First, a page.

• the fractional decimation circuit 330;
    • a timer circuit 336;
    • a feedback control circuit 338; and
    • optionally a format conversion circuit 340.

In the following, the data flow processing of the received radio signals (e.g. 120a, 120b) will be described in more detail.

As previously described, the analog-to-digital converter 324 may supply the digital IQ signals 326, 327 to the decimation circuit 321 and therein e.g. to the integer decimation circuit 328. The integer decimation circuit 328 reduces the sampling rate of the digital IQ signals 326, 327 from a few hundred MHz to several MHz (e.g. by an integer factor Nidec).

An integer decimation enable signal (rx_en) 346 may enable the integer decimation circuit 328 via an enable input 348 of the integer decimation circuit 328. Illustratively, the timer circuit 336 may be configured to switch the integer decimation enable signal (rx_en) 346 on or off in the timer grid with the time period Ttim=1/ftim. By choosing ftim=fsamp, the timer circuit 336 may ensure coherence of the sampling grid after the above described monitoring.

The generation of the integer decimation enable signal 346 will be described in more detail below. As soon as the integer decimation circuit 328 has completed the integer decimation of the digital IQ signals 326, 327, the integer decimation circuit 328 provides the result of the integer decimation as integer decimated IQ signals 350, 351 at its first signal outputs 352, 353. In order to indicate the validity of a respective IQ signal sample of the integer decimated IQ signals 350, 351 at its first signal outputs 352, 353, the integer decimation circuit 328 has a second signal output 356 providing a valid signal 354. Thus, the valid signal 354 indicates if the integer decimated IQ signals 350, 351 provided at the first signal outputs 352, 353 are valid or not. The integer decimation circuit 328 may supply the integer decimated IQ signals 350, 351 and the valid signal 354 to the second clock domain crossing circuit 334, which synchronizes the integer decimated IQ signals 350, 351 coming from the higher frequency clock domain 302 with the lower frequency clock domain 304.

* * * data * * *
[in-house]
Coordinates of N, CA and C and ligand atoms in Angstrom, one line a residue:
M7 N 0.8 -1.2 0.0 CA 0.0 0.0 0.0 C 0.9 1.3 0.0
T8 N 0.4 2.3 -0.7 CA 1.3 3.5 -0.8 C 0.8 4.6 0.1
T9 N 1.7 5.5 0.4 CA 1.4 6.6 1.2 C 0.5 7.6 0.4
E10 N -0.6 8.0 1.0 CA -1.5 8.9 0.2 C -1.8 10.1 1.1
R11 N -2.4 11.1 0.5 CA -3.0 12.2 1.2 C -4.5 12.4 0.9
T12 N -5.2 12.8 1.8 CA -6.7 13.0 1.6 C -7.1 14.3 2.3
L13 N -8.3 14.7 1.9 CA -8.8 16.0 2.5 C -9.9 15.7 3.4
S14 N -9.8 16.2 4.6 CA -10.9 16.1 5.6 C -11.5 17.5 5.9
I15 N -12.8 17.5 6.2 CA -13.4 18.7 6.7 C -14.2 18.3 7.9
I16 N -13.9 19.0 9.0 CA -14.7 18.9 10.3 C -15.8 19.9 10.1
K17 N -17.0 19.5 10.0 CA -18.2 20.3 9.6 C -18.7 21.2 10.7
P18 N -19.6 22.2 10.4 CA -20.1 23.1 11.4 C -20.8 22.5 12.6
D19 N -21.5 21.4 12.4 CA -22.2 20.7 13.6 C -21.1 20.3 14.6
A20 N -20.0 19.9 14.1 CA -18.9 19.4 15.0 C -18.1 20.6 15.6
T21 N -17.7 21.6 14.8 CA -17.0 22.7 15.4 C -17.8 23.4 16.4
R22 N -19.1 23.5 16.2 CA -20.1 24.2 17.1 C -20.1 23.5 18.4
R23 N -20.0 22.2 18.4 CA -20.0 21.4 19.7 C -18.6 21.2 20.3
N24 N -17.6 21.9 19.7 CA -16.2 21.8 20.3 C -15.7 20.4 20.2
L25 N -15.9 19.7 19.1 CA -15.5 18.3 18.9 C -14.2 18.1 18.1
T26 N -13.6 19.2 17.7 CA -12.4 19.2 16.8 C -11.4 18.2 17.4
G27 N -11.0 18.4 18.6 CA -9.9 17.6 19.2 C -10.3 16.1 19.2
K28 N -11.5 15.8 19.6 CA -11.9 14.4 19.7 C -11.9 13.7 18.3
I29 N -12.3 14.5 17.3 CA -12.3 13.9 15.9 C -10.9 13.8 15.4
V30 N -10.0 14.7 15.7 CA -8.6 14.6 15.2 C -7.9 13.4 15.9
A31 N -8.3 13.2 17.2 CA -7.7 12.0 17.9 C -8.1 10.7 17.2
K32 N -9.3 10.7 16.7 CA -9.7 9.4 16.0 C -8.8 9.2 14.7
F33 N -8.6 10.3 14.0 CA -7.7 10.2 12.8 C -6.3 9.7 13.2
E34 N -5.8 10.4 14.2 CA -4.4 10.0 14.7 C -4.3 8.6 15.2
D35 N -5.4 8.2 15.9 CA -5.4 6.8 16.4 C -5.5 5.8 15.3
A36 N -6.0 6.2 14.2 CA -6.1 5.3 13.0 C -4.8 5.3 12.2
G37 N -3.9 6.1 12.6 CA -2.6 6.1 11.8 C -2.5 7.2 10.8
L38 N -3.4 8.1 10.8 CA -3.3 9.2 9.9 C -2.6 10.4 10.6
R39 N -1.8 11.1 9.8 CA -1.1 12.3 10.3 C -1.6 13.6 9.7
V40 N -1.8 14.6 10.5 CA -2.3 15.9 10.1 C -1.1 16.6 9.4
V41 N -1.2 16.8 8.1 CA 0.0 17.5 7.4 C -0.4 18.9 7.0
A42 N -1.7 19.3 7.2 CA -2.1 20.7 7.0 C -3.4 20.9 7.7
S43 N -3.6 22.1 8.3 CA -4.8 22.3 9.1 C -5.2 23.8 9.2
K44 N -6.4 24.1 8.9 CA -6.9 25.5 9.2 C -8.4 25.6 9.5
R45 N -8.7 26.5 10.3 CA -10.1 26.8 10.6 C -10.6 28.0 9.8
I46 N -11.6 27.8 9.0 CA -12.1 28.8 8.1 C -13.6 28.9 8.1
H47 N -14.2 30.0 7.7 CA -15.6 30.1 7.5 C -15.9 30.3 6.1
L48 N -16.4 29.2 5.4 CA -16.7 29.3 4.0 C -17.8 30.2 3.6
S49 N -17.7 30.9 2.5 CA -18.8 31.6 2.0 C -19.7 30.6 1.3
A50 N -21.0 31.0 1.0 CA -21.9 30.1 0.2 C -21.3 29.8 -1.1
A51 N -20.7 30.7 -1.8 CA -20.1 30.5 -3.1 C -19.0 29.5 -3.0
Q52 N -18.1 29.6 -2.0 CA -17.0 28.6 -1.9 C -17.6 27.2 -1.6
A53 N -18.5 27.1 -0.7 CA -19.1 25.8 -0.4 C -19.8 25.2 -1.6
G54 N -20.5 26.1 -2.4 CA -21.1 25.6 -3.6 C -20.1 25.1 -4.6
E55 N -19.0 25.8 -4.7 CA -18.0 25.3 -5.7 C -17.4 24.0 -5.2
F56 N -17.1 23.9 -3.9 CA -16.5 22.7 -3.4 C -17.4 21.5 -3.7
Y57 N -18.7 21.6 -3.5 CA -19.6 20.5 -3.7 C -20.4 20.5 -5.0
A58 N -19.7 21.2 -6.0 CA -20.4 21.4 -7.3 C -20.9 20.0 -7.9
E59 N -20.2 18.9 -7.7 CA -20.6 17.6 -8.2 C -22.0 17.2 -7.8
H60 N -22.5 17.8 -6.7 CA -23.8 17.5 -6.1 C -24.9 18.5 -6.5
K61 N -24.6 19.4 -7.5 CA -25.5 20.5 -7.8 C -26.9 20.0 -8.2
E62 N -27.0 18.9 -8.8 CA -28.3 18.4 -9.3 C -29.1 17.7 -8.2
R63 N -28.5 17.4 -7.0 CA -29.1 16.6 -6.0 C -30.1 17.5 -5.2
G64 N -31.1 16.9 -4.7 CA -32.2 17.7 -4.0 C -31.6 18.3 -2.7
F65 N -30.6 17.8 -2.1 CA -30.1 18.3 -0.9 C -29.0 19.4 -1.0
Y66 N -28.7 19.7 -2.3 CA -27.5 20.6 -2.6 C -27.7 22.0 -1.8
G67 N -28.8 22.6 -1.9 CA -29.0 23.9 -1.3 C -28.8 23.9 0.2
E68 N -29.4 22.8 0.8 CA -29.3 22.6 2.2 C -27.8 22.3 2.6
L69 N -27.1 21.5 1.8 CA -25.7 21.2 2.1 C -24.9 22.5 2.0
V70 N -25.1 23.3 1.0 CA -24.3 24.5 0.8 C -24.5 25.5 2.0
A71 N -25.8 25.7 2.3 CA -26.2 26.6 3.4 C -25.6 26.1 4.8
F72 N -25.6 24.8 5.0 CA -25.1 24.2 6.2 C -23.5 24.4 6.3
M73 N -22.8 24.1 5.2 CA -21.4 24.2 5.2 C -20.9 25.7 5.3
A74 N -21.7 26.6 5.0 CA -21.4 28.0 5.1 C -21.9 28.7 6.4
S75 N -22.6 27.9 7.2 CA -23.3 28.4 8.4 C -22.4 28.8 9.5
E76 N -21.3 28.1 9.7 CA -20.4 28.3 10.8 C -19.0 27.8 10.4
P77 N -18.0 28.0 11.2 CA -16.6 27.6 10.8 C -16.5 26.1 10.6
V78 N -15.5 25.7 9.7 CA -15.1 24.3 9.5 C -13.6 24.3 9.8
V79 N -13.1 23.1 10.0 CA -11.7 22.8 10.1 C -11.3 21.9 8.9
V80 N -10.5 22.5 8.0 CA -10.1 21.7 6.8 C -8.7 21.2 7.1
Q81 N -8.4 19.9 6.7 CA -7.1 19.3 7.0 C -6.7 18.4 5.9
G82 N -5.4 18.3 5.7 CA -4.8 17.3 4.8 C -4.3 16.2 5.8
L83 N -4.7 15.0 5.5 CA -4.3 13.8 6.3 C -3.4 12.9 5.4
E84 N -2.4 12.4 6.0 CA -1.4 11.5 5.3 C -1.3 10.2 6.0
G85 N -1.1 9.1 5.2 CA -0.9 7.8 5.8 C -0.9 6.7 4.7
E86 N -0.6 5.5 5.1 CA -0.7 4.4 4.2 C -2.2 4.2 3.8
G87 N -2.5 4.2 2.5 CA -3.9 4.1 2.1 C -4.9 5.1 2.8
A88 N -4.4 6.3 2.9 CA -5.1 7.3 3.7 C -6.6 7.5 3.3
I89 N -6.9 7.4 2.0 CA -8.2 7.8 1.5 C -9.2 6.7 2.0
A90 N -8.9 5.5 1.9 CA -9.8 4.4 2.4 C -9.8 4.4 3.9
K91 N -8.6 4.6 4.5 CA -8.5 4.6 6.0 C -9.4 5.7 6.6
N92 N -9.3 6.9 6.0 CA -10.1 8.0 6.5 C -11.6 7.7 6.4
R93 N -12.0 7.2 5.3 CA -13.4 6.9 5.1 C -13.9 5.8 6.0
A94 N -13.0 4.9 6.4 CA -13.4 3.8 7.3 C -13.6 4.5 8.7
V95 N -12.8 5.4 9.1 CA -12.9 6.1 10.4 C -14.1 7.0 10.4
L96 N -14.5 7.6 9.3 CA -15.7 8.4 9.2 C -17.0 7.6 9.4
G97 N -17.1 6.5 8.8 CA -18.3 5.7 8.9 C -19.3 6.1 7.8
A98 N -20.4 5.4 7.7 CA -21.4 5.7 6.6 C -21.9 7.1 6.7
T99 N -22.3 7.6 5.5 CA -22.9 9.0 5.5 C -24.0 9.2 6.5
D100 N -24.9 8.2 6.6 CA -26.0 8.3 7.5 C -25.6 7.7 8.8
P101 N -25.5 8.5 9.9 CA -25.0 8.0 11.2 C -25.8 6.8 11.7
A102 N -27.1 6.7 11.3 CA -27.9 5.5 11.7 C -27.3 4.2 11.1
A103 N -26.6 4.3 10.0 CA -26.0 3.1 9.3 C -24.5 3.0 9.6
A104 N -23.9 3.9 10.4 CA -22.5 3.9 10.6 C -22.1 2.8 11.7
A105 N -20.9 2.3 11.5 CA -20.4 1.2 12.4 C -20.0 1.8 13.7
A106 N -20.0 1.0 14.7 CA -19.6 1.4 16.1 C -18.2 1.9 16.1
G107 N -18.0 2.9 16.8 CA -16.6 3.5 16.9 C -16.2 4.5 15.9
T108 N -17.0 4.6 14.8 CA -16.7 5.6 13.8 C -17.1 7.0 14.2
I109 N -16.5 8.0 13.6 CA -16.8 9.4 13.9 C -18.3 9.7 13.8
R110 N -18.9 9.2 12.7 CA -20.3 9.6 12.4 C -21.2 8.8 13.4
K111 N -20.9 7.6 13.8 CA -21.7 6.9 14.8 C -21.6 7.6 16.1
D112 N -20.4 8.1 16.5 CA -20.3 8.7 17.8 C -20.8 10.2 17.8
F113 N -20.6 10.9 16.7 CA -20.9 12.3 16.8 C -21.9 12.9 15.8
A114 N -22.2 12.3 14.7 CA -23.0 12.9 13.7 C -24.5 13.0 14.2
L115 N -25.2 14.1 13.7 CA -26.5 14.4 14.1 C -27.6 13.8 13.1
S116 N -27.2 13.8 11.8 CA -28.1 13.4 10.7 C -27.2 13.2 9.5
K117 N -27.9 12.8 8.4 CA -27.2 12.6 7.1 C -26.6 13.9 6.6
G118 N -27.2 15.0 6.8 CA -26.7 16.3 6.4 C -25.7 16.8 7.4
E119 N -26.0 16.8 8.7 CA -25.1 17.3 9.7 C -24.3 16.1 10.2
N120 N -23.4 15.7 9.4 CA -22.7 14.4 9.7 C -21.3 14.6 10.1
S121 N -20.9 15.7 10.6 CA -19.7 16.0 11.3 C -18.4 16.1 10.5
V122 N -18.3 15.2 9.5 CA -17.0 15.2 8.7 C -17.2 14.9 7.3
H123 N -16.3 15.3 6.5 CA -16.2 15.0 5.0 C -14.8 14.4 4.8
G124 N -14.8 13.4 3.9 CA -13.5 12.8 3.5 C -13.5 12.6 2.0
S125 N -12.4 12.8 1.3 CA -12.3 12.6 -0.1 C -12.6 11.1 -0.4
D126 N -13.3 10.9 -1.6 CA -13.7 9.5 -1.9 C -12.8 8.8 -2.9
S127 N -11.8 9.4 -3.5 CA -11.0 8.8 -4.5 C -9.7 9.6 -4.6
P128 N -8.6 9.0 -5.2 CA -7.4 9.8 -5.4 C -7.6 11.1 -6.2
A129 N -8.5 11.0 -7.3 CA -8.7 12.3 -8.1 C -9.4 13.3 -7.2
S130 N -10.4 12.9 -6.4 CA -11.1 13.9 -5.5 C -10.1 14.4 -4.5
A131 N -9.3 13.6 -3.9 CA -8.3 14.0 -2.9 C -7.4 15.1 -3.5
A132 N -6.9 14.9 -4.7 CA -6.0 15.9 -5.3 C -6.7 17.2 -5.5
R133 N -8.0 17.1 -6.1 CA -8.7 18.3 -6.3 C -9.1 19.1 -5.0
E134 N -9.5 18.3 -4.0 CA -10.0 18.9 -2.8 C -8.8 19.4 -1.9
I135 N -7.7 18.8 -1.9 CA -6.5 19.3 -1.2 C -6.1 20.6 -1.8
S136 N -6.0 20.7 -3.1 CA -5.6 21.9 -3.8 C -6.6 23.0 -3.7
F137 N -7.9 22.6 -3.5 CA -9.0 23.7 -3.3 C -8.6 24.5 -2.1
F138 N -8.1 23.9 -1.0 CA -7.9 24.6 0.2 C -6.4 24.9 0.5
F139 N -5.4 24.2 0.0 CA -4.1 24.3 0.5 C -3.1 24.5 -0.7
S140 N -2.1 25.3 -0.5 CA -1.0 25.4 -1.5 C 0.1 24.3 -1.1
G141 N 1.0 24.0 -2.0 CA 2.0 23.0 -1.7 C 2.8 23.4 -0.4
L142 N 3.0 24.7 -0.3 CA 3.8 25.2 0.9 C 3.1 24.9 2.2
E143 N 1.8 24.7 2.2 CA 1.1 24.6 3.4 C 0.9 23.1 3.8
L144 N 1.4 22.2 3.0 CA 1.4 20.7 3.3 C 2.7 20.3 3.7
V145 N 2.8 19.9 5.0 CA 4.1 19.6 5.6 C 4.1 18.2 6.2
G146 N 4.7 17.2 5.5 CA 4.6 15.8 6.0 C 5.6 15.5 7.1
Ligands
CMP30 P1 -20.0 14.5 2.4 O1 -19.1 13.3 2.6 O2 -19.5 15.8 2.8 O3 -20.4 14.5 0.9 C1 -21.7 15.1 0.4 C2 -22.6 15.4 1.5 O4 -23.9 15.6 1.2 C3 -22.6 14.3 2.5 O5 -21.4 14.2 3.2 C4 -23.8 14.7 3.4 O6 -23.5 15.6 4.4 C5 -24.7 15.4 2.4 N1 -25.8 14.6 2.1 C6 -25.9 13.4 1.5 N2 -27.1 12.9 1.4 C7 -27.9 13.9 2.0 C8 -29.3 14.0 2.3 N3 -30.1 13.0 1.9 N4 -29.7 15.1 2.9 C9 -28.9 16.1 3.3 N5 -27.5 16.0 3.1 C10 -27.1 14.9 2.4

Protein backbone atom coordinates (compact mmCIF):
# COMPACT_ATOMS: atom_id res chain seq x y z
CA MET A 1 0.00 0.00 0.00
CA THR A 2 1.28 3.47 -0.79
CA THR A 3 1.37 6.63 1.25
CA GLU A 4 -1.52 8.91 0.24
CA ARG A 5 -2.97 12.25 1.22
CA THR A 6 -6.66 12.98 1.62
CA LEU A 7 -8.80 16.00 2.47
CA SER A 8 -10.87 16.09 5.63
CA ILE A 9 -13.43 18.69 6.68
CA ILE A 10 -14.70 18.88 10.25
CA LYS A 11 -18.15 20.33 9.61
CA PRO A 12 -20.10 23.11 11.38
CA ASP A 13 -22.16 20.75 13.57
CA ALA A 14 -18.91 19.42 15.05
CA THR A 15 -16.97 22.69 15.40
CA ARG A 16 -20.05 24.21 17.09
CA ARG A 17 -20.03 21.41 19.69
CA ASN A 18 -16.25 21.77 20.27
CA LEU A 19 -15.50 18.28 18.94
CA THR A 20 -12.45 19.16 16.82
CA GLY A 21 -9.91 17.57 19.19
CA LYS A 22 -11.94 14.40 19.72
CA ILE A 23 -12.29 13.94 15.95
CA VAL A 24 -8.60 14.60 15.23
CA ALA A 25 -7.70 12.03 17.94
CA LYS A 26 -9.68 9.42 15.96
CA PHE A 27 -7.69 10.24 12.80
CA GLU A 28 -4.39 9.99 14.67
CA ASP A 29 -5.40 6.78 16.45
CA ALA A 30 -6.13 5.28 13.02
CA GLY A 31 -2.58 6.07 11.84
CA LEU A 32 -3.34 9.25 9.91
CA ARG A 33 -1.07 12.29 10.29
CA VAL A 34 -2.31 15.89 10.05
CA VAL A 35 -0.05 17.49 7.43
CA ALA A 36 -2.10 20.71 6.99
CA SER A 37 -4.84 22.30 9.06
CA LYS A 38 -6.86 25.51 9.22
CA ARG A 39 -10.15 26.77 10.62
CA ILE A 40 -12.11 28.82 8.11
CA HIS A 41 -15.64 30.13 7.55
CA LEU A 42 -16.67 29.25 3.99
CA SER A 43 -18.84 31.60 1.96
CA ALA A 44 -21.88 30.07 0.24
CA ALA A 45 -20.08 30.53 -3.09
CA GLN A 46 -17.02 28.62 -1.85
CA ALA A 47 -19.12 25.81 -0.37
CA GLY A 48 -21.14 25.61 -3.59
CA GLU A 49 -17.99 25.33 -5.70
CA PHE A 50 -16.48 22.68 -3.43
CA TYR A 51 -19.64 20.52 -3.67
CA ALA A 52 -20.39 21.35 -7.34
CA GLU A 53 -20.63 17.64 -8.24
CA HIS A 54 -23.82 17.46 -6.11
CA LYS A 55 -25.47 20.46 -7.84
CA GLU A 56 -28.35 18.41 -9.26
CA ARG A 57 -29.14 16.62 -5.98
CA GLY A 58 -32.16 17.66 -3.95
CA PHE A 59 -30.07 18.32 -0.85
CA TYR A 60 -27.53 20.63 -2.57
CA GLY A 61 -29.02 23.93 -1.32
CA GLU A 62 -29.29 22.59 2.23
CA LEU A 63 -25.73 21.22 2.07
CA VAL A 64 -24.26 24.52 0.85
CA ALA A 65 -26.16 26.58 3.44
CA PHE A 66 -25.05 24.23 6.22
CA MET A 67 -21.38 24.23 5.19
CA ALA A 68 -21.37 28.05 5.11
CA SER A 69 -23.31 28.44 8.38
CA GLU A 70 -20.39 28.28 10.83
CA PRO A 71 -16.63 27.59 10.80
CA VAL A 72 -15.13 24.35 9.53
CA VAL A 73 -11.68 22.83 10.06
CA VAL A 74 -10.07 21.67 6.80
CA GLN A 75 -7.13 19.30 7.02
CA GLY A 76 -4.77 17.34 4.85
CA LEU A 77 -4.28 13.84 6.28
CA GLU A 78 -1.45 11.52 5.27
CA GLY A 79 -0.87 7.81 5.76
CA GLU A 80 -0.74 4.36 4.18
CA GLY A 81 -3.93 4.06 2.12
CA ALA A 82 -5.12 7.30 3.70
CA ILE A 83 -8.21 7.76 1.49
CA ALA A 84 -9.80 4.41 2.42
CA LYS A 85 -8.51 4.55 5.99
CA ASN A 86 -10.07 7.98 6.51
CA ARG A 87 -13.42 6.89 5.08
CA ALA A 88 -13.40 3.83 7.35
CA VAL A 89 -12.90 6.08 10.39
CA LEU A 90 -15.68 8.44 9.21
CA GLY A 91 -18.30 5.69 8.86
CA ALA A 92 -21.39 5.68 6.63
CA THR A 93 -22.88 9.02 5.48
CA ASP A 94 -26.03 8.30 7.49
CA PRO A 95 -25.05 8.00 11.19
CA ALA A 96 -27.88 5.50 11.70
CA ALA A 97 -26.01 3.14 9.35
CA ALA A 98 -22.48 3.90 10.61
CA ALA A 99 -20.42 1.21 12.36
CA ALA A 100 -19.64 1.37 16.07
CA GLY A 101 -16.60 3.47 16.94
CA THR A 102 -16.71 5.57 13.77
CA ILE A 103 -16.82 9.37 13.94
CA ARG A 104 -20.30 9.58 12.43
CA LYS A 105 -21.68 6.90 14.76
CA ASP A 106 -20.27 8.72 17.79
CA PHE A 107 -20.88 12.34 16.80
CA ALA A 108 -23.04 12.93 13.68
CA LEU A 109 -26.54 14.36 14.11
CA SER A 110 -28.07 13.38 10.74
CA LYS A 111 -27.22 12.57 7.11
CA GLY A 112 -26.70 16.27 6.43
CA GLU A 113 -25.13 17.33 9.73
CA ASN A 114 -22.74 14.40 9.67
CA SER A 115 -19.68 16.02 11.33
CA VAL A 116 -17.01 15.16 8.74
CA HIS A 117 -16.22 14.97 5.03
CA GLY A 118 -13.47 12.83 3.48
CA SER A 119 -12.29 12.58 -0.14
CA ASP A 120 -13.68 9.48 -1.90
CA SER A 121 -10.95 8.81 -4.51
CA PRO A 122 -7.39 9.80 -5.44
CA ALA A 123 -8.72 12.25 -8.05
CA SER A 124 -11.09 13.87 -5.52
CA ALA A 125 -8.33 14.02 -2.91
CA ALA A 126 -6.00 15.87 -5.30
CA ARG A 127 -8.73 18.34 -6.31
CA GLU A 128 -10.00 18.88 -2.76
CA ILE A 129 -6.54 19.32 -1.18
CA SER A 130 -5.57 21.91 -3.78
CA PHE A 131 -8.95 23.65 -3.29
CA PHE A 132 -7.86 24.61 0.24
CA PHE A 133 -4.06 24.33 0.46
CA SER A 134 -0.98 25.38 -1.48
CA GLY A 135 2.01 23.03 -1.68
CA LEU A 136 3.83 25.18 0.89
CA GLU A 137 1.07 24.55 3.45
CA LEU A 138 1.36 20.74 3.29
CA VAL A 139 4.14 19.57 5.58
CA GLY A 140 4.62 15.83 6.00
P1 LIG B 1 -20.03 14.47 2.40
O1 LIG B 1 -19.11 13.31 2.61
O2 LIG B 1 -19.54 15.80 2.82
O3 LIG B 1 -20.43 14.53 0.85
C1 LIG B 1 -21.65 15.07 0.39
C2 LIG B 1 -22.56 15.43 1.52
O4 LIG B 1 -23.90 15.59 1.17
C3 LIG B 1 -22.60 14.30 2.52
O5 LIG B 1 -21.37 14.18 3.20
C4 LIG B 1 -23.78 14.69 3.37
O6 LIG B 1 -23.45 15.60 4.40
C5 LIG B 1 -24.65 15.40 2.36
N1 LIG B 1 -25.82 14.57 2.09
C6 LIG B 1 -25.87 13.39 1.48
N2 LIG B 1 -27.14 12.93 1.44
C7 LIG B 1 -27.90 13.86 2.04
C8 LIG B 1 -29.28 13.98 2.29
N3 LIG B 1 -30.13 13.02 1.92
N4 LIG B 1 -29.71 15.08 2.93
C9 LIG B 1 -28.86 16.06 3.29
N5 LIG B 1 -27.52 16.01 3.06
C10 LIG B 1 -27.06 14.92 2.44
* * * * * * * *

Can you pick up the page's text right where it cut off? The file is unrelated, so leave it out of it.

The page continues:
The second clock domain crossing circuit 334 thus supplies synchronized integer decimated IQ signals 358, 359 and a synchronized valid signal 360 to the fractional decimation circuit 330 arranged in the lower frequency clock domain 304. The synchronized valid signal 360 serves as enabling signal for the fractional decimation circuit 330 at its enble input 364. The fractional decimation circuit 330 further reduces the sampling rate of the synchronized integer decimated IQ signals 358, 359 further down to a predefined fixed sampling rate of e.g. about 7.68 MHz (e.g. by a rational factor Rfdec; the rational factor may be represented as Rfdec=Kx/Lx, Kx and Lx being integer numbers, respectively). It should be noted that any other non-integer value (or if desired also integer value) may be possible for the predefined fixed sampling rate.